Security guard Mona Tsang* was distraught when her first grandchild was born in January and she could not be present for the birth.
Her elder son and daughter-in-law live in Guangdong, and the Covid-19 pandemic stopped her from going to be with them.
Eager to see her baby granddaughter, Tsang got herself vaccinated as soon as she could, receiving her shot of the Chinese-made Sinovac on March 30.
“I got vaccinated so that I can see my family,” says the 64-year-old, who is from the mainland and lives in Sham Shui Po with her younger son, an electrician.
Hong Kong residents have a choice of Sinovac or the German-made BioNTech vaccine.
“I chose our country’s vaccine,” says Tsang.
The grandmother’s eagerness to get vaccinated is uncommon in Hong Kong, where many people are holding back from getting their jabs.
Since vaccinations began on February 26, only about 7 per cent of Hong Kong’s 7.5 million residents have had at least one jab.
Those who have gone ahead to get vaccinated include expatriates and others keen to travel for various reasons. Many others are adopting a “wait and see” attitude, saying they do not trust the government or have concerns about the safety of the jabs.
Experts warn that “vaccine hesitancy” is threatening the city’s goal of vaccinating 70 per cent of its population to achieve herd immunity, which will allow for a relaxation of social-distancing measures.
They say more needs to be done to encourage Hongkongers, especially young adults, to get vaccinated.
Ben Cowling, professor of epidemiology at the University of Hong Kong (HKU) School of Public Health, says: “Obviously if we can do vaccinations to get to herd immunity, we don’t need the public health measures any more. We can rely on vaccines to protect us against a surge in Covid cases.
“I think the attraction of going back to normal life should be one of the major selling points for mass vaccination.”
Some, like Tsang, are sceptical about BioNTech; others feel the same way about Sinovac. The vaccines’ touted efficacy – 62 per cent for Sinovac and 97 per cent for BioNTech – helped some decide, but others have been put off by reports about possible side effects.
Many do not see any urgency, as Hong Kong’s Covid-19 situation has become relatively stable.
Hong Kong confirmed 14 new cases on Friday, 12 of them imported, taking the city’s tally to 11,562 with 207 related deaths.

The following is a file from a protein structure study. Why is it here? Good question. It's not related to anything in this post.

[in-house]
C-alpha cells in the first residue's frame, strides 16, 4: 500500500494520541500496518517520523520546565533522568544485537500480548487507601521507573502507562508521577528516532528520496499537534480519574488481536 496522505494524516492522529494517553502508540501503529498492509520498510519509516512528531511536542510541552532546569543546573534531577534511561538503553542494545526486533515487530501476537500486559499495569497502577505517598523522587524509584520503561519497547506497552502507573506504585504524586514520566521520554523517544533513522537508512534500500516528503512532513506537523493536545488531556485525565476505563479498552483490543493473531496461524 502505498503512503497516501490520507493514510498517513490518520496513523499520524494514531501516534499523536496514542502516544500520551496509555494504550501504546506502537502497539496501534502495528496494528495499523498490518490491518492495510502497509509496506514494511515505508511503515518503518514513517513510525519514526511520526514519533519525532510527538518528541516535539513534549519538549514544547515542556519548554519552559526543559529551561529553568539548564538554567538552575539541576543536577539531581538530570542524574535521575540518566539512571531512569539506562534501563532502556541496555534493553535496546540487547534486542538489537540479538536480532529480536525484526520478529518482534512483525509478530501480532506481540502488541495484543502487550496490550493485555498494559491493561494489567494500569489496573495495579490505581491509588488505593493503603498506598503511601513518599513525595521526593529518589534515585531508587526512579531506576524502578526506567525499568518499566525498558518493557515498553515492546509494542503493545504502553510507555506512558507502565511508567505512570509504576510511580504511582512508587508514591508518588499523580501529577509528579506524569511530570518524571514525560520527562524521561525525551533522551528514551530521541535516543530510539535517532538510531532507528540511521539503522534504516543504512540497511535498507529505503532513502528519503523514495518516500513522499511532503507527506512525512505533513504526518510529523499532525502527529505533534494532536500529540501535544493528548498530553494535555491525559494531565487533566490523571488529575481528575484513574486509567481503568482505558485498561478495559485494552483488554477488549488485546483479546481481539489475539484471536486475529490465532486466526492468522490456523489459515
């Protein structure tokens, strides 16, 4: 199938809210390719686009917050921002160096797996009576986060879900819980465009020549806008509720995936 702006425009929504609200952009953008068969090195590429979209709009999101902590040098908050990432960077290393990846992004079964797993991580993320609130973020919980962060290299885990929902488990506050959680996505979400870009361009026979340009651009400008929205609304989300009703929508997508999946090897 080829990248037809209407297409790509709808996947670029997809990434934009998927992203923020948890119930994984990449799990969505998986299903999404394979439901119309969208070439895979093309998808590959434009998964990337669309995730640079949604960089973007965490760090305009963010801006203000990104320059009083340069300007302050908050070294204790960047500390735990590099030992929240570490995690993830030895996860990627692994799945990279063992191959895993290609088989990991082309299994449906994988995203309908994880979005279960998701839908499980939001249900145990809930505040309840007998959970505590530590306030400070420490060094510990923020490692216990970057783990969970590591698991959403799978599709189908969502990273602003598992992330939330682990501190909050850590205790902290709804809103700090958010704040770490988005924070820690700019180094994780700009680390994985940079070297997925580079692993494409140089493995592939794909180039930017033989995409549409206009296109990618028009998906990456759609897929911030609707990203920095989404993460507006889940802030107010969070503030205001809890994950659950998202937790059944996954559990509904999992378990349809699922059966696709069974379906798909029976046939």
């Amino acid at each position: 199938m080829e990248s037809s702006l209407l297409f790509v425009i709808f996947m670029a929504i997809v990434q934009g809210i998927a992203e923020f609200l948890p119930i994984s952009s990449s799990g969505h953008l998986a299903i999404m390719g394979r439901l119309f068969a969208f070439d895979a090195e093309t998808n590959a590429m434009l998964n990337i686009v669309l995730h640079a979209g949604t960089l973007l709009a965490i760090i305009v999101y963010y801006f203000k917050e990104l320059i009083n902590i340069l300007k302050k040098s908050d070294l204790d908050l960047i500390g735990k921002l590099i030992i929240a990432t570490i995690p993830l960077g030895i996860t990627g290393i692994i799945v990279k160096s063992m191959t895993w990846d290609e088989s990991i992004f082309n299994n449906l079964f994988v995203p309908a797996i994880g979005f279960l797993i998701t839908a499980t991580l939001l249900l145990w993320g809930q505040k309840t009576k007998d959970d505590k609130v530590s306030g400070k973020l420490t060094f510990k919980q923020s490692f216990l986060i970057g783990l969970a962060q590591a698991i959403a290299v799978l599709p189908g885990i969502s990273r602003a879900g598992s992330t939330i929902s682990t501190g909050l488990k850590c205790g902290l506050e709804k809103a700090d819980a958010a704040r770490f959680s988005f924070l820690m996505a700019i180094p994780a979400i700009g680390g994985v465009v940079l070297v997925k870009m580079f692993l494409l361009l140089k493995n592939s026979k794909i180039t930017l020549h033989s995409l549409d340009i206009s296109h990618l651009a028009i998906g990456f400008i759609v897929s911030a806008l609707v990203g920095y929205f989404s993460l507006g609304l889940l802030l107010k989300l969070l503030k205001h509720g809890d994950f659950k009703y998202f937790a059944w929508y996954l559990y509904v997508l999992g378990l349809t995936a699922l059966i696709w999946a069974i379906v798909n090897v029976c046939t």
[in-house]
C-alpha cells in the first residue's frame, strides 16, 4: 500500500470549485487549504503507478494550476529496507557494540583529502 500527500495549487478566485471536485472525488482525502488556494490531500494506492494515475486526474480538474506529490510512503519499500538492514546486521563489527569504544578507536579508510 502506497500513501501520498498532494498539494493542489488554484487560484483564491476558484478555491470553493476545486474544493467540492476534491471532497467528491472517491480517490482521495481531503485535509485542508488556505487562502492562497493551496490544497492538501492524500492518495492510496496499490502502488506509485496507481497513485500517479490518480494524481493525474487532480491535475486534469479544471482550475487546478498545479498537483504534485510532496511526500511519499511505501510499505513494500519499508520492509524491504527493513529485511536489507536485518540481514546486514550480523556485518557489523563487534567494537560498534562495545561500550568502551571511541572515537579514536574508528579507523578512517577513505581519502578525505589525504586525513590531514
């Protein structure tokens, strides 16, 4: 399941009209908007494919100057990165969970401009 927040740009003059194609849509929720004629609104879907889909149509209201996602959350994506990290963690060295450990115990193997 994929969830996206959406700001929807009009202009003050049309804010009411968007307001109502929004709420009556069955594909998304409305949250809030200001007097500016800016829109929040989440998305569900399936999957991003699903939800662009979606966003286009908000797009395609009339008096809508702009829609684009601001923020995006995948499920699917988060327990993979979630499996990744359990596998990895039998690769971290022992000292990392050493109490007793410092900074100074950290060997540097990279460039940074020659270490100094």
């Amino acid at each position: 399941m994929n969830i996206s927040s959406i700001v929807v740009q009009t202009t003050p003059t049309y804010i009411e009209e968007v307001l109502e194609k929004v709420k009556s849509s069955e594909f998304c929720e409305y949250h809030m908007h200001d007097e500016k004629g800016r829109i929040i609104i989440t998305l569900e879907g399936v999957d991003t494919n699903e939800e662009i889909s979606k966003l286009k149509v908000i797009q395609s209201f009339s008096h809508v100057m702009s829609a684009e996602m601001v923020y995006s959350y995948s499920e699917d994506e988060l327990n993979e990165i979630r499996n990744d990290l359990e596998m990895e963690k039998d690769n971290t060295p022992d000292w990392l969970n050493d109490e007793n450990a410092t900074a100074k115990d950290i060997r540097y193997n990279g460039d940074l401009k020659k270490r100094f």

Despite an abundance of vaccine supplies, Hong Kong lags behind countries such as Singapore and Israel in its take-up rate.
There have been setbacks. Vaccinations using BioNTech shots resumed this week following a two-week suspension due to packaging problems. The authorities also have had to reassure the public that several reported deaths among recipients of Sinovac – most of them chronically ill – were not related to the vaccine.
Nurse Ryan Liu, 32, chose BioNTech because of its higher efficacy rate and also because he believes it will make things easier when he and his wife, also a nurse, move to Australia, hopefully later this year.
They are awaiting approval of their five-year skilled work visas, and plan to have children in Australia so they will have citizenship in a place with more freedom.
“We want to move somewhere other than China, so we chose the vaccine from the West,” he says.
French hedge fund manager Charles Ricard*, 47, who chose the Sinovac vaccine, says he did not trust the newer technology used in developing BioNTech, whereas the Chinese vaccine uses a dead virus to help the body develop an immune response.
Ricard, who has lived in Hong Kong for 17 years, also opted for Sinovac as he hopes to relocate to mainland China. Under a new policy announced last month, foreigners entering the mainland from Hong Kong will face less paperwork if they have had Chinese-made vaccines.
“If it helps me to travel to China faster, that is another good reason to do it,” he says.
Financial planner Grace Ng, 40, says she will not get vaccinated unless it becomes compulsory.